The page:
D&D 5E Truly Understanding the Martials & Casters discussion (+)

tetrasodium

Legend
Supporter
2d6+5 is only if the target is being grappled, which also makes it's movement 0 - a decent effect.

Assuming the hand just punches damages is 4d8 - avg. 18. Not super amazing, but not bad either.

Plus the hand has several effects it can do, making it decently versatile - even outside of combat in a pinch.

And that's really the point. Damage is fine, if not spectacular but it's really versatile too. Kind of like the wizard!
Yea there's a lot of things it could do one of, but those things are still trading a high level spell slot for the thing (or part of it) that someone is doing every round without consuming anything but their action. I think that it's versatility doesn't come up often because it's such a high level spell & it competes with everything else that also uses concentration. If it was fire & stack something else 3.x style instead of concentration it's versatility could really shine in spotlight grabbing ways when combined with things like web/slow/haste/wall of x/etc, but using concentration means it needs to be able to really grab some spotlight time & a selection of "decent" "not bad" "versatile" "not spectacular" effects don't do that
 

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Mort

Legend
Supporter
Yea there's a lot of things it could do one of, but those things are still trading a high level spell slot for the thing (or part of it) that someone is doing every round without consuming anything but their action. I think that it's versatility doesn't come up often because it's such a high level spell & it competes with everything else that also uses concentration. If it was fire & stack something else 3.x style instead of concentration it's versatility could really shine in spotlight grabbing ways when combined with things like web/slow/haste/wall of x/etc, but using concentration means it needs to be able to really grab some spotlight time & a selection of "decent" "not bad" "versatile" "not spectacular" effects don't do that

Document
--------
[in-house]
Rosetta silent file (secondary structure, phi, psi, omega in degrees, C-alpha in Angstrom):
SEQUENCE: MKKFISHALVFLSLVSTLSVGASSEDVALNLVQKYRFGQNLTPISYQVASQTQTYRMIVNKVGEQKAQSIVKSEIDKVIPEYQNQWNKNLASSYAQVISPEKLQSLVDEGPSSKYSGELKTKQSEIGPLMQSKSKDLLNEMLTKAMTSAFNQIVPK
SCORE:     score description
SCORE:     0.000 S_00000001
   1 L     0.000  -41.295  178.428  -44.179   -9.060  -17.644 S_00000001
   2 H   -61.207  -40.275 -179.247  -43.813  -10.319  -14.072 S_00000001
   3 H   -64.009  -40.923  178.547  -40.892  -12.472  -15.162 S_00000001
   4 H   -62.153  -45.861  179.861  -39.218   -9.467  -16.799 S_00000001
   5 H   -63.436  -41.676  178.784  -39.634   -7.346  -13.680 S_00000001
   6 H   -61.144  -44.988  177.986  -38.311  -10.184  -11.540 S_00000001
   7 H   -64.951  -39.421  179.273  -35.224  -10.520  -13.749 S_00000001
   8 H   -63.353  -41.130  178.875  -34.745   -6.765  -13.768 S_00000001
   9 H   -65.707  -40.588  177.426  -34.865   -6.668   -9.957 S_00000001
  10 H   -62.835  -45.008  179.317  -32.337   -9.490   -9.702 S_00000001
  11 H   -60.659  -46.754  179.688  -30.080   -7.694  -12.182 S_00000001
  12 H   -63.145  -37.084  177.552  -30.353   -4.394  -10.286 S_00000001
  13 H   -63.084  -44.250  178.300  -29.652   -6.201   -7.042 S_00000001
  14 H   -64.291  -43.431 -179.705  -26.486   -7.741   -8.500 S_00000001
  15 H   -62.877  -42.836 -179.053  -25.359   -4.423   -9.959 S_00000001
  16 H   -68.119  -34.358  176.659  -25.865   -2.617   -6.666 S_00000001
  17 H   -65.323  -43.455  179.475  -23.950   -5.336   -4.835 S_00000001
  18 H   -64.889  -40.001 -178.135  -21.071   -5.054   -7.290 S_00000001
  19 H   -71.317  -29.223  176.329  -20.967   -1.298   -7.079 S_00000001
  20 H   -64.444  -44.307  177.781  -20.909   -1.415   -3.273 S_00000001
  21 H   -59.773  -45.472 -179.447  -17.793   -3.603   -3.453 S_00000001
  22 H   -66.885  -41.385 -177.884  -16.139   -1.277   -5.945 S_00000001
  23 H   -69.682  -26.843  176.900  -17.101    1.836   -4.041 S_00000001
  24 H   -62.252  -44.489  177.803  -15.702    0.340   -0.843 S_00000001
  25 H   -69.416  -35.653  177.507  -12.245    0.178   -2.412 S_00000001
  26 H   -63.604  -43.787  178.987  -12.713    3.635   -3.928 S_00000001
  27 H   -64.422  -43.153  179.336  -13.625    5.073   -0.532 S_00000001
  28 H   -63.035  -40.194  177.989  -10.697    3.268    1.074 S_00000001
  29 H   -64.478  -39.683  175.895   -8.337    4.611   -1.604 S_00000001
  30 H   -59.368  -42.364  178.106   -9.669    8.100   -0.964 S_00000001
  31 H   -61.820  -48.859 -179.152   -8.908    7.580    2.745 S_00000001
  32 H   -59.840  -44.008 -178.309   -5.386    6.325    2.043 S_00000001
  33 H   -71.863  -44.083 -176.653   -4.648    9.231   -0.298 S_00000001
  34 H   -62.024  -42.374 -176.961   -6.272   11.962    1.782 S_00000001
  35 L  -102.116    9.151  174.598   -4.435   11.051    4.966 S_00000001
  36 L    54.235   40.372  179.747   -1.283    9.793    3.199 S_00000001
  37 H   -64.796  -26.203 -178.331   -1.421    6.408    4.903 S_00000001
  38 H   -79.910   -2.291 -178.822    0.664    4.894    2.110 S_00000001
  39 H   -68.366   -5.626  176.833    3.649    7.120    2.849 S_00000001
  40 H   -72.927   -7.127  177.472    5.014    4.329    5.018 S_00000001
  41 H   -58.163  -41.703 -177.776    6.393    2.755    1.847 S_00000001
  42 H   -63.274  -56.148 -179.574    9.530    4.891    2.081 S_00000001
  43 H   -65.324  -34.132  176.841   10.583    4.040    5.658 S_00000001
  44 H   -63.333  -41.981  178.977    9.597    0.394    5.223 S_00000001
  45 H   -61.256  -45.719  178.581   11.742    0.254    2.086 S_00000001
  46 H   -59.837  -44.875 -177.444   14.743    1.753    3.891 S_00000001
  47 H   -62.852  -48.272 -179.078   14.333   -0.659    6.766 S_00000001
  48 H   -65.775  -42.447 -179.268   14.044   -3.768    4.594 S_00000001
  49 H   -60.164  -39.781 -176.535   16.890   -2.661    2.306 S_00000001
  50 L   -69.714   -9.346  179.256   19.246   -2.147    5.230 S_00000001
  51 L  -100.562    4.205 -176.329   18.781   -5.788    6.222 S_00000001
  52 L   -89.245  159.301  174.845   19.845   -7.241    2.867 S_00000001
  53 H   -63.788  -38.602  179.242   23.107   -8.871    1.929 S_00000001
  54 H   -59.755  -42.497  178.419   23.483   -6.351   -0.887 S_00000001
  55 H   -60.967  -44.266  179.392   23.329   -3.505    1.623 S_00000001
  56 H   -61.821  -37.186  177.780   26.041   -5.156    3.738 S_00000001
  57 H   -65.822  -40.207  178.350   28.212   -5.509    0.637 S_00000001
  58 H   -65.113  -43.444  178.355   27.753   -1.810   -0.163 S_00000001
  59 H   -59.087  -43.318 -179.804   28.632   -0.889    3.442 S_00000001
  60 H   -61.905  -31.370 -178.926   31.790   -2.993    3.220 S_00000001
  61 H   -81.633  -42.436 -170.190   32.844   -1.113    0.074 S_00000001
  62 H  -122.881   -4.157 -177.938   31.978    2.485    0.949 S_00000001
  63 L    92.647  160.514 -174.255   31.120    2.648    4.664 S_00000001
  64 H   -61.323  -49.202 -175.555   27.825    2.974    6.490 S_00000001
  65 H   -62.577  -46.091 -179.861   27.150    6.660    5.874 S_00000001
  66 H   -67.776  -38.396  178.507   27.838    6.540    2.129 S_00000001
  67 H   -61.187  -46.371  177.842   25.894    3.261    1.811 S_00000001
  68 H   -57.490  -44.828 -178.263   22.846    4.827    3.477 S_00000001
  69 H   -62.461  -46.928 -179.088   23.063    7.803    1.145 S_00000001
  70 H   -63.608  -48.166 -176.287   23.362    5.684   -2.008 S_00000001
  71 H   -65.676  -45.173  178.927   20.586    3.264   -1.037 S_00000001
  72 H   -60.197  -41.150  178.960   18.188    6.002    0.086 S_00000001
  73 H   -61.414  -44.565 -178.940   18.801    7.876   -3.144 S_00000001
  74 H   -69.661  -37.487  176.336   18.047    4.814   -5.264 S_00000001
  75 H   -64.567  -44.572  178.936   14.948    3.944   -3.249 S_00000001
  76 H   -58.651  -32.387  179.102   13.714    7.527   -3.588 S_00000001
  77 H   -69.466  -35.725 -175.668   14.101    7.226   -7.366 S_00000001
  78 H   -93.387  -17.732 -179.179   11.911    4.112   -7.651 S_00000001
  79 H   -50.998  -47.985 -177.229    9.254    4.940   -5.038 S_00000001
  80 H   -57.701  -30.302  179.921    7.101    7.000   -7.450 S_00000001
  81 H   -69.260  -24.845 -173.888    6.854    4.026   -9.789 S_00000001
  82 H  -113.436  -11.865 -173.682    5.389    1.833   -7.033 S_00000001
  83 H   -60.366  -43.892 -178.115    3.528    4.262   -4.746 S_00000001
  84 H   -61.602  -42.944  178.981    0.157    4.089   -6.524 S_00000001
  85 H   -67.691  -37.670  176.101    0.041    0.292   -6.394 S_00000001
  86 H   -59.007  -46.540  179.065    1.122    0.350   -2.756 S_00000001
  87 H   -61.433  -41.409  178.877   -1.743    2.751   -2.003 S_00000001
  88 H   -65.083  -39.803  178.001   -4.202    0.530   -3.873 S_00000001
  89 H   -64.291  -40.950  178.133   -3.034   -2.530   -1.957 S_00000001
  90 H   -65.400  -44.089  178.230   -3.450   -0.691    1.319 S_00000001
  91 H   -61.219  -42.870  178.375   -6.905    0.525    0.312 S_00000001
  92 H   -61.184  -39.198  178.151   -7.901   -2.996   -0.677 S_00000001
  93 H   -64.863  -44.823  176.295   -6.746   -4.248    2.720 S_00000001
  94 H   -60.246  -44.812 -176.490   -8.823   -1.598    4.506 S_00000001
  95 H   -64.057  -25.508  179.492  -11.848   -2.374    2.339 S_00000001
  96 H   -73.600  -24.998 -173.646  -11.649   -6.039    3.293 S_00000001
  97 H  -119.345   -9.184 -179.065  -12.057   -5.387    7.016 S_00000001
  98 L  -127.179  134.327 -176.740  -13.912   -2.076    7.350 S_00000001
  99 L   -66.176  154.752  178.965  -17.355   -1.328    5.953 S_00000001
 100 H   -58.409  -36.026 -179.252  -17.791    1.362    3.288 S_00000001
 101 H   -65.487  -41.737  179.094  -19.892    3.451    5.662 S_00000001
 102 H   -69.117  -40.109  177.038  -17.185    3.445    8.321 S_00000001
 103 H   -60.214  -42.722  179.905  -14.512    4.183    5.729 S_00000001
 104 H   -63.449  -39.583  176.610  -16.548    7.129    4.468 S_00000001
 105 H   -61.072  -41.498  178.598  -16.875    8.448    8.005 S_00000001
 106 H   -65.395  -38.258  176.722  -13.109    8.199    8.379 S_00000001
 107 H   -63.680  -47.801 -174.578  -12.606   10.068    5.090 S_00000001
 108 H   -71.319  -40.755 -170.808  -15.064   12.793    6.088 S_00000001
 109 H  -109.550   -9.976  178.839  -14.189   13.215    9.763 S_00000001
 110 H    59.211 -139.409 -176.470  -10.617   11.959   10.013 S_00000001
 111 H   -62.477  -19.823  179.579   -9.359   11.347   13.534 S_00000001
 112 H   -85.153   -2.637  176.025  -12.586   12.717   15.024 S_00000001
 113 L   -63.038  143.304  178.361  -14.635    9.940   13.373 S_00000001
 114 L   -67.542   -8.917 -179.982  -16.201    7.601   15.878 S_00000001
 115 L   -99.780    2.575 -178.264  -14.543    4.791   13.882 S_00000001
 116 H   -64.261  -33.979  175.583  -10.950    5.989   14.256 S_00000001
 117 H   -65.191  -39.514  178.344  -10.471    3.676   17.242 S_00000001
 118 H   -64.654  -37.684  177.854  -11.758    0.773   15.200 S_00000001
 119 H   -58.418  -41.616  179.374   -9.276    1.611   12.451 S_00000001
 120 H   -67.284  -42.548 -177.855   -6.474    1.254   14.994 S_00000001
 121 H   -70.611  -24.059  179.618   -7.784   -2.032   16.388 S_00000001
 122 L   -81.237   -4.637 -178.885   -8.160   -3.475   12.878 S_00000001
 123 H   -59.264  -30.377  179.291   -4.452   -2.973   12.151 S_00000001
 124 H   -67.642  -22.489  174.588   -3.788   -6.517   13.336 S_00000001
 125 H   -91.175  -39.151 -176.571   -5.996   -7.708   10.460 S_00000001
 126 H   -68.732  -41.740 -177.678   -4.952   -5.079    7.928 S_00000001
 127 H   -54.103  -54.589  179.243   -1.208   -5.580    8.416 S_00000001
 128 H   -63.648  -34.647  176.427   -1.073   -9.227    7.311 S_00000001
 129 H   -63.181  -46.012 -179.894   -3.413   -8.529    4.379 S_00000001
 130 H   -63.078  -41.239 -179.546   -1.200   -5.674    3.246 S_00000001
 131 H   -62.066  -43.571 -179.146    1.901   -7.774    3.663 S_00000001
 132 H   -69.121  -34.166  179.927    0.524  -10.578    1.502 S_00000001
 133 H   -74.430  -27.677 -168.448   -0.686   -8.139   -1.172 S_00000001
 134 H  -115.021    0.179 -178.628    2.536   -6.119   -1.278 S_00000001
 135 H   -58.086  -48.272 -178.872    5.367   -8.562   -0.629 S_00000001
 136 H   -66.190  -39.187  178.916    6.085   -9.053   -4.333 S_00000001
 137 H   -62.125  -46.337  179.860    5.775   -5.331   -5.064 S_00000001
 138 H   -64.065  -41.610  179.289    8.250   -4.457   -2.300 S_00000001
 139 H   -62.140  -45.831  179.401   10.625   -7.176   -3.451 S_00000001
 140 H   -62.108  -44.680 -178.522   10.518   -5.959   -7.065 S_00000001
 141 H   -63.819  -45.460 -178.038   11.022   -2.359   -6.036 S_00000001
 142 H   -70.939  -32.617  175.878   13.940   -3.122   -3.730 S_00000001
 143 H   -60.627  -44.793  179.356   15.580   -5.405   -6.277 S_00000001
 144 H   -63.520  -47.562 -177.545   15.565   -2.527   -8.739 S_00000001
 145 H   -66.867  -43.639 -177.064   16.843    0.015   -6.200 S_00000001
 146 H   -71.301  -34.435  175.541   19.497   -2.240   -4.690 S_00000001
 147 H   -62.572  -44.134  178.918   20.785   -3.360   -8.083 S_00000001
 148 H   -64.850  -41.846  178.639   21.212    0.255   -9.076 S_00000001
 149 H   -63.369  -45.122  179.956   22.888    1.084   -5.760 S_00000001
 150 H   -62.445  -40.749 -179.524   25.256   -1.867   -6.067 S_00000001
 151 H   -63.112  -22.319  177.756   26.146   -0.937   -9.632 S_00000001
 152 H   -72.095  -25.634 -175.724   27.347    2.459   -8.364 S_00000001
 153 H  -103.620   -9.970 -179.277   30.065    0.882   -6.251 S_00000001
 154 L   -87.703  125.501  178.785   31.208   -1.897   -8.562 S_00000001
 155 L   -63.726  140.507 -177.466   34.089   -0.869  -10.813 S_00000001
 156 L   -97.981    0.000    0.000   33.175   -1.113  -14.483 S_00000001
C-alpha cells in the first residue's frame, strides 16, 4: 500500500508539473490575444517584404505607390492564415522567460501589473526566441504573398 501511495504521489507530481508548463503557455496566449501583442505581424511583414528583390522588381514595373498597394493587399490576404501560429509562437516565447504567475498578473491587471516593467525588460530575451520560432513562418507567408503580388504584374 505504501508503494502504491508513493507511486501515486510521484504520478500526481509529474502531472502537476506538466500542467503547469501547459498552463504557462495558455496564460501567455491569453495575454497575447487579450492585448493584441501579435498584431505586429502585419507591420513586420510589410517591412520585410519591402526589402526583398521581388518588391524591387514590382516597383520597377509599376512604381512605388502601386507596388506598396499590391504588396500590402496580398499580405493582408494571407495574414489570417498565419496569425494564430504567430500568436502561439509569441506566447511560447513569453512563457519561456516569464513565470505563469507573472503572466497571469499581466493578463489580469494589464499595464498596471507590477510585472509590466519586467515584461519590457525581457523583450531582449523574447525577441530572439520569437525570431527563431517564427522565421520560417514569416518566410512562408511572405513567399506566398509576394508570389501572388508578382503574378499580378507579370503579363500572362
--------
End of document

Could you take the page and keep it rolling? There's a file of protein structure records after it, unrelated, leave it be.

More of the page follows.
I'm Truly happy that it's not fire off and stack and that instead it's concentration.

That means the wizard actually has some hard choices to make as to the effect he has going (and also unlike 3e can't just have multiple scrolls with effects that make the rest of the party near superfluous).

I've seen it used to decent enough effect to justify it's existence - which is enough for me. I don't really want spells that are SO GOOD that their use is a complete no brainer.
 

DND_Reborn

Legend
While we await the final set of assumptions that go into the this comparison it might be interesting to talk about expected results.
I expect the fighter to be ahead in tier 1 by a little bit. At this stage, wizards run out of spells quickly if you have a long adventuring day and without ability bumps to cantrips in most cases, casters can't keep up via cantrips along.

Tier 2 when large AoE spells come online, cantrip damage increases to keep pace with Extra Attack (mostly), and more spell slots become available, I expect the wizard to begin edging out the fighter in some cases. A lot depends on scenario set up, how much GWM and other feats might make an impact, and so forth.

Tier 3 the wizard has enough spells to beat out the fighter in many (not all) scenarios. By this point they also have spells and a good enough save DC that can turn the tide of an encounter, allowing them to utilize for damage better.

Tier 4 there is no contest IMO. Wizard wins out with so many spells and options. With Extra Attack (3) not coming online until level 20 (it should be level 17 IMO), the fighter suffers. With Action Surge their burst damage can be great given a more optimized build, but they just can't maintain it. The fact a wizard will typically only get 1 spell per turn at this point helps them by preserving their spells and keeping them from truly novaing.